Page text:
SKANDIA - When Amy and Scott Doughty decided to build their first house, they wanted to do it in a responsible, Earth-friendly and affordable way. "We felt a sense of responsibility to build as environmentally friendly as possible," said Amy Doughty. "There are many exciting new green products, but you can also build green creatively with reclaimed and reused materials." The couple - with their three children under 7 years old -returned to Marquette last year after moving away in the 1990s. "We moved back here really for the community," said Scott Doughty, who is a family doctor. Amy Doughty is a midwife. After many months of research and networking, the Doughtys made their dream come true. They built a house in Skandia from recycled materials with a passive solar heating system and a geothermal unit for heating and cooling. "It works similar to how a refrigerator works," Scott Doughty said of the geothermal system. "It's a process where the Earth's temperature is tapped." Doughty's system uses seven 150-foot deep wells in his front yard to accommodate a pipe system. "You're running a loop into the Earth and through that loop you circulate antifreeze fluid," he said. During the winter the system sends heat from the Earth to the building. In the summer hot air from the building is cooled by running it through the system. The United States Department of Energy Web site touts geothermal energy as a vast, clean, underused heat and power resource with the potential to make the country less dependent on foreign oil. The Doughtys have seen the advantages on a personal level. Their only expense for heating and cooling is the electricity used to power the unit and the initial cost of building the system. "Over the years, it pays for itself and regains the initial investment," Scott Doughty said. He added that in the beginning, he was curious whether the system would work, but after six months of use, the Doughtys are excited about the system. In fact, now that they know geothermal energy works, the Doughtys are eager to spread the word. Scott Doughty will be available to discuss this "green" energy source during the U.P. Builders Show in March in Marquette, he said. "By showing that a geothermal system works up here, we can promote this technology and encourage other people to consider it," he said. The geothermal unit is not the only "green" system in the Doughty's home. A passive solar system in their sunroom collects hot air and uses it as a supplement to heat the room's floor in the winter, Amy Doughty said. Another feature of the house its factory-made structural insulated panels. "These are heavily insulated panels that allow you to put exterior walls up in a matter of days," Scott Doughty said. "It makes the home tighter and more insulated, and it reduces the waste on site." Inside, these walls are finished with a product called American Clay plaster, "that uses natural clay with pigments as a wall surface," Scott Doughty said. "It reduces dust and acts as a humidity buffer- this is a totally green product with no VOC's (volatile organic compounds) and it looks beautiful because it's hand plastered." He added that the only paint -low in VOC's - was used on the ceiling and on the downstairs wainscoting. The Doughtys said that without the support of Marquette residents who have already built green and businesses who assisted them, they would not have made it this far. They said they hope more people will take the green philosophy seriously when it comes to building a house. "I think people will start doing more and more of the earth-friendly building process," Scott Doughty said. "I hope that it at least becomes something that people consider."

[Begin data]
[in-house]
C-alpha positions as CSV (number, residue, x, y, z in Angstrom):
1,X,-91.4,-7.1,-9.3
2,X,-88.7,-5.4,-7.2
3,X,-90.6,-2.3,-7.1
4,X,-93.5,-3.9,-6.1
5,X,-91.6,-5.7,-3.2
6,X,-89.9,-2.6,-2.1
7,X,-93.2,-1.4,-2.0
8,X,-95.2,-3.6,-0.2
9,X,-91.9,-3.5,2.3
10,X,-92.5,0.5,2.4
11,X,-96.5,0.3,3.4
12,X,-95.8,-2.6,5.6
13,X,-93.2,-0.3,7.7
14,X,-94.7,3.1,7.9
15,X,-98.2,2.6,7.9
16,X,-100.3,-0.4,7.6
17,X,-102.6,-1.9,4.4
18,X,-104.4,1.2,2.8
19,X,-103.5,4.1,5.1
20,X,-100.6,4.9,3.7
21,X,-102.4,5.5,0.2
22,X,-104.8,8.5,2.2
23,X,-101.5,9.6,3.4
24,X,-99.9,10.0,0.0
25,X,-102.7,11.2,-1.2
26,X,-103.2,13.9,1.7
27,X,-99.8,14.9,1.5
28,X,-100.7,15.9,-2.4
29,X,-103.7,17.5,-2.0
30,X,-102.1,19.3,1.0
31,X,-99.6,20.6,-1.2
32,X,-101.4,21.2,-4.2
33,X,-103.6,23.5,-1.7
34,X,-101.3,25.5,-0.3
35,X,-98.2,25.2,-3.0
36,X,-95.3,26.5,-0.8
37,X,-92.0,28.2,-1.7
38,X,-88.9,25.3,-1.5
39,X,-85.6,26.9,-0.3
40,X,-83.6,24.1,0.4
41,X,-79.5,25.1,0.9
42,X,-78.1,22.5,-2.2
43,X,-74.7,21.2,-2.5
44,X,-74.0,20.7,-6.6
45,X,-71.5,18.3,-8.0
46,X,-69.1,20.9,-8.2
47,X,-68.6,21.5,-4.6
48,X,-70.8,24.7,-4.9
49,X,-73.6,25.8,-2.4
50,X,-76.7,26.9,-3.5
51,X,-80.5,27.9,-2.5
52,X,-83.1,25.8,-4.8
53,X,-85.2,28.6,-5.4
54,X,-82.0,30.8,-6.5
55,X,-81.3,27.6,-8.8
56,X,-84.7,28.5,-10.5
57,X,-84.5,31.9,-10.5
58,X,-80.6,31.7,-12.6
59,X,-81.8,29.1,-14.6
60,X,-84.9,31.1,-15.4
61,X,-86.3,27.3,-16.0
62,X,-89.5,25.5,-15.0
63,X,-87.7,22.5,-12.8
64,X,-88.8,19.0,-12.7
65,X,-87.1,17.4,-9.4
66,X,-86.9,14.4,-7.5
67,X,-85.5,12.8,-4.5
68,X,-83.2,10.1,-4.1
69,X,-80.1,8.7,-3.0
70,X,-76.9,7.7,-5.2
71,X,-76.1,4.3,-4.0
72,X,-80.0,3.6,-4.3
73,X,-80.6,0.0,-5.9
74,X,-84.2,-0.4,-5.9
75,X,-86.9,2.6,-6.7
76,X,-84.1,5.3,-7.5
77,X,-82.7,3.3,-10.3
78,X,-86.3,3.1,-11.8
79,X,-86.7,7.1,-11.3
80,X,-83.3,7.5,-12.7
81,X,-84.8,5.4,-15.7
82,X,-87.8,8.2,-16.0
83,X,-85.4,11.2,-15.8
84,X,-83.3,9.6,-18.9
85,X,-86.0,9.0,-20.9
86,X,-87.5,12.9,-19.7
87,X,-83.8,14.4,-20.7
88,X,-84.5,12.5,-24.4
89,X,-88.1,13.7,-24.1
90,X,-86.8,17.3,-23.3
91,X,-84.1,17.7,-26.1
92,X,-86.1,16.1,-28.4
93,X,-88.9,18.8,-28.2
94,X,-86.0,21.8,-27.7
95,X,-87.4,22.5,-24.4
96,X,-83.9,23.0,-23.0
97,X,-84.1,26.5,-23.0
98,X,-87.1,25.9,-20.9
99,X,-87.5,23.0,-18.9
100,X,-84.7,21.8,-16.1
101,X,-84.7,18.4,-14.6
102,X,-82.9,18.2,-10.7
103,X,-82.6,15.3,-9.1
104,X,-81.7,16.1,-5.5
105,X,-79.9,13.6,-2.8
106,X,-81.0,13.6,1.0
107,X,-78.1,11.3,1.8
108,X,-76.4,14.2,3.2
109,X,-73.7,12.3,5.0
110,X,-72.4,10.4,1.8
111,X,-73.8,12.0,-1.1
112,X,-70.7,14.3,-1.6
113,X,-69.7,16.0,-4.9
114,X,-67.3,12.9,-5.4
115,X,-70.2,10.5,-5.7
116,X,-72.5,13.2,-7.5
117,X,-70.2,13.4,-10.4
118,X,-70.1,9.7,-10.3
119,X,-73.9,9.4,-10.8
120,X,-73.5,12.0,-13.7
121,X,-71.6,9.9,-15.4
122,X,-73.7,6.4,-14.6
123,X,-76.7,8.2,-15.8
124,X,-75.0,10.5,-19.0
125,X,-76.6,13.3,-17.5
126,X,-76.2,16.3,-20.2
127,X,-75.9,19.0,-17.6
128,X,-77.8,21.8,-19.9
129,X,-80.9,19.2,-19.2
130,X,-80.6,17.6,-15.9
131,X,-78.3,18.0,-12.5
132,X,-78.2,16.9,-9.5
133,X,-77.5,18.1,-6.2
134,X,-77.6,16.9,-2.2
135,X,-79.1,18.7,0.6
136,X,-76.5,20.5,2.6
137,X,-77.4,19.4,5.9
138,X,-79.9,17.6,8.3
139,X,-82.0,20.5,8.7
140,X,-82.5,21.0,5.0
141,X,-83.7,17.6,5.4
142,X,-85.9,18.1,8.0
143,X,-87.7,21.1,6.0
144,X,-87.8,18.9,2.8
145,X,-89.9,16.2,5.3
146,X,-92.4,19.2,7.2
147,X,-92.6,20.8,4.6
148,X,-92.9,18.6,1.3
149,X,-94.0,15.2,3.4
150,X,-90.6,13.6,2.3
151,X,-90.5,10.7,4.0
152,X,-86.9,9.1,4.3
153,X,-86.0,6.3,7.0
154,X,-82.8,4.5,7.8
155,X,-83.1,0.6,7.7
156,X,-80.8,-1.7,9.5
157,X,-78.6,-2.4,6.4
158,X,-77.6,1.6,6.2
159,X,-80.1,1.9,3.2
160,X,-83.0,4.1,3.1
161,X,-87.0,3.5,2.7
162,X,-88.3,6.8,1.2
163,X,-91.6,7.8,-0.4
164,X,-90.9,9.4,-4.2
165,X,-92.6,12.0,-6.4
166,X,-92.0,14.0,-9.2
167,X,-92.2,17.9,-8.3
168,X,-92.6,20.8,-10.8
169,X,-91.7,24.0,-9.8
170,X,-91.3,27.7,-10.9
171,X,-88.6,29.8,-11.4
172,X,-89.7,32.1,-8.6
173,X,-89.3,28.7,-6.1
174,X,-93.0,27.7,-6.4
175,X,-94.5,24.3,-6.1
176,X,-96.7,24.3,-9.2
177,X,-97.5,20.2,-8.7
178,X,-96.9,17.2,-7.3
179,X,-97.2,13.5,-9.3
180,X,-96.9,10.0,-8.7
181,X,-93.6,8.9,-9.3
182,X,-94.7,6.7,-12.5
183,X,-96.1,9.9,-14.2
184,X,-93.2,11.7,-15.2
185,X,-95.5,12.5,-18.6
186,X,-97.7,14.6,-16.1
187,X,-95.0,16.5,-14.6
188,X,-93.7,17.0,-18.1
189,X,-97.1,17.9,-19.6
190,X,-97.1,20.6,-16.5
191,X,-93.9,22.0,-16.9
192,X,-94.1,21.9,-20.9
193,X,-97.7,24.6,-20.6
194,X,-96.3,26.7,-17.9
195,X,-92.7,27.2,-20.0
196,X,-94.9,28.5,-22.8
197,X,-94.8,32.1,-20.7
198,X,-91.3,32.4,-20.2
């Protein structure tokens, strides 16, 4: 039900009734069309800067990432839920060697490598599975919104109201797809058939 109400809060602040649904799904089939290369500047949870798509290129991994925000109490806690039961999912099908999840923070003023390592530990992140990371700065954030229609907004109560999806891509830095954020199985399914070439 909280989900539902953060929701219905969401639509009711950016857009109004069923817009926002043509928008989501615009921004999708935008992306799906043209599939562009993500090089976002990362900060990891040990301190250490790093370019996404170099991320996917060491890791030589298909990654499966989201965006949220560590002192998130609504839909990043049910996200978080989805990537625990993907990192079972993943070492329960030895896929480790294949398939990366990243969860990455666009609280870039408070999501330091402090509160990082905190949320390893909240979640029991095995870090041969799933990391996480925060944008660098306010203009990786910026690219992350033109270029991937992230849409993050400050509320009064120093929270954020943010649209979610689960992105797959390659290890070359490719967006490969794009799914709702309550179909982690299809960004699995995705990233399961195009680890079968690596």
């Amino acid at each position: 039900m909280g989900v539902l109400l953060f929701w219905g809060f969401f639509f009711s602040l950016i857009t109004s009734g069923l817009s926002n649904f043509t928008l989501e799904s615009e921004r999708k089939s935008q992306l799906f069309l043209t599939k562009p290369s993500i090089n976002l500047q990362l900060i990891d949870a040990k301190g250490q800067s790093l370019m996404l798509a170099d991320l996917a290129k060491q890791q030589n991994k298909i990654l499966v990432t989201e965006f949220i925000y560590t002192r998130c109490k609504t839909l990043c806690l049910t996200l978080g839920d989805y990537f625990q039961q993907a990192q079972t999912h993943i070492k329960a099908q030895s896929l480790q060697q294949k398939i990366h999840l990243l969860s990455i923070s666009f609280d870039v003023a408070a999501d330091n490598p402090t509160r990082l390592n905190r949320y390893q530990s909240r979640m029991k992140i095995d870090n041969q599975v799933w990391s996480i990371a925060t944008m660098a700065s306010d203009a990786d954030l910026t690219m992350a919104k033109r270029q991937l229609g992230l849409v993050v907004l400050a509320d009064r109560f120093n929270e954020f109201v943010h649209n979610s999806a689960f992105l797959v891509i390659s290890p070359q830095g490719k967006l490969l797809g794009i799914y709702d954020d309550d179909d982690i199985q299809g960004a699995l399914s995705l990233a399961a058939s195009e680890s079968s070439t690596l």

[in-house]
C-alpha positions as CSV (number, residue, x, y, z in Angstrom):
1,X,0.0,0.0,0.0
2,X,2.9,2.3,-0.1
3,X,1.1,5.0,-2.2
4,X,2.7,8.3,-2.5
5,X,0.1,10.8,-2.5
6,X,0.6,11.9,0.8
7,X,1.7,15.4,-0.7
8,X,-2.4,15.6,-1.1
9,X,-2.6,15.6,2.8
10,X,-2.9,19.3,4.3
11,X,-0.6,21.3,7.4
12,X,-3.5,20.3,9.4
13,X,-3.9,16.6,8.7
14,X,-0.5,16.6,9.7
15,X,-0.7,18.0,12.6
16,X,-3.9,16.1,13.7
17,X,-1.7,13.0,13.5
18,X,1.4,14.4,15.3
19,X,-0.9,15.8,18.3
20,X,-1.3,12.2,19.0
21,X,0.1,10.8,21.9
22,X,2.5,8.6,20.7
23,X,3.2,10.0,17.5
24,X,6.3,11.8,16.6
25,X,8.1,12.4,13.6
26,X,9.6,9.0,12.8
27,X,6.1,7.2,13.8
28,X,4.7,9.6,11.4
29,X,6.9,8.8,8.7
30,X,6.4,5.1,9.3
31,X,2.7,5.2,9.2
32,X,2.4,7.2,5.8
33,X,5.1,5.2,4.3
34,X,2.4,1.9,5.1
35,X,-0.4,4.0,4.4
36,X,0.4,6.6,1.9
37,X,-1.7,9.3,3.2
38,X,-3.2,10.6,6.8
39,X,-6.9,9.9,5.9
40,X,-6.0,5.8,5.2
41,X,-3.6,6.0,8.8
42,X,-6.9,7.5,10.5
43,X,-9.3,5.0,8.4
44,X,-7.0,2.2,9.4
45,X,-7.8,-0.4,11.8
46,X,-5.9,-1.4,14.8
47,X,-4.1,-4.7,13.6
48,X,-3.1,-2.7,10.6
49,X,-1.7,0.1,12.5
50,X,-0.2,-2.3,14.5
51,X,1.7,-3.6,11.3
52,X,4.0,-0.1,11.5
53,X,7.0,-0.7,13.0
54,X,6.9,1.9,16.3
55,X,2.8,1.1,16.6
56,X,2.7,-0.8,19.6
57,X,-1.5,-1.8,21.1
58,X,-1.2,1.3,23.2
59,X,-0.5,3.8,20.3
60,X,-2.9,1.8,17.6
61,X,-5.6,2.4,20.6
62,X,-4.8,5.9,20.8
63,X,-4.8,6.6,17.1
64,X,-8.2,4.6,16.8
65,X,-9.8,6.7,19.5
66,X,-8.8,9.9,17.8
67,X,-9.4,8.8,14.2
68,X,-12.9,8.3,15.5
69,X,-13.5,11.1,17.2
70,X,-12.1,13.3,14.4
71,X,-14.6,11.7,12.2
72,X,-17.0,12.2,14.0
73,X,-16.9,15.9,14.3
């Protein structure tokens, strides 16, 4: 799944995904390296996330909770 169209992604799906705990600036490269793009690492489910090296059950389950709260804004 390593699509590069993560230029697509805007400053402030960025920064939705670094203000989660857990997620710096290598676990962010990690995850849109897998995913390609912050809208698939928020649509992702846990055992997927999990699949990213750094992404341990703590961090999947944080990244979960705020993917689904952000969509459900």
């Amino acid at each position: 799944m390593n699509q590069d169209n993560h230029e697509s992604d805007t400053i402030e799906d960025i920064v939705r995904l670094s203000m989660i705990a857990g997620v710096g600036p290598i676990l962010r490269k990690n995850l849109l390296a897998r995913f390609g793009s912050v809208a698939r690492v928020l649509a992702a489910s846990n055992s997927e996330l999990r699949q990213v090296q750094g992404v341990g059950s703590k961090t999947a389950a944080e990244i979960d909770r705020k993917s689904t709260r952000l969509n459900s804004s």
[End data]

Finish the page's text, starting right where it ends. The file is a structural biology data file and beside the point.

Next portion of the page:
Scott Doughty stands in front of his environmentally-friendly house during its construction last summer, with daughters Maren, 3, left and Brooke, 6. (Amy Doughty photo)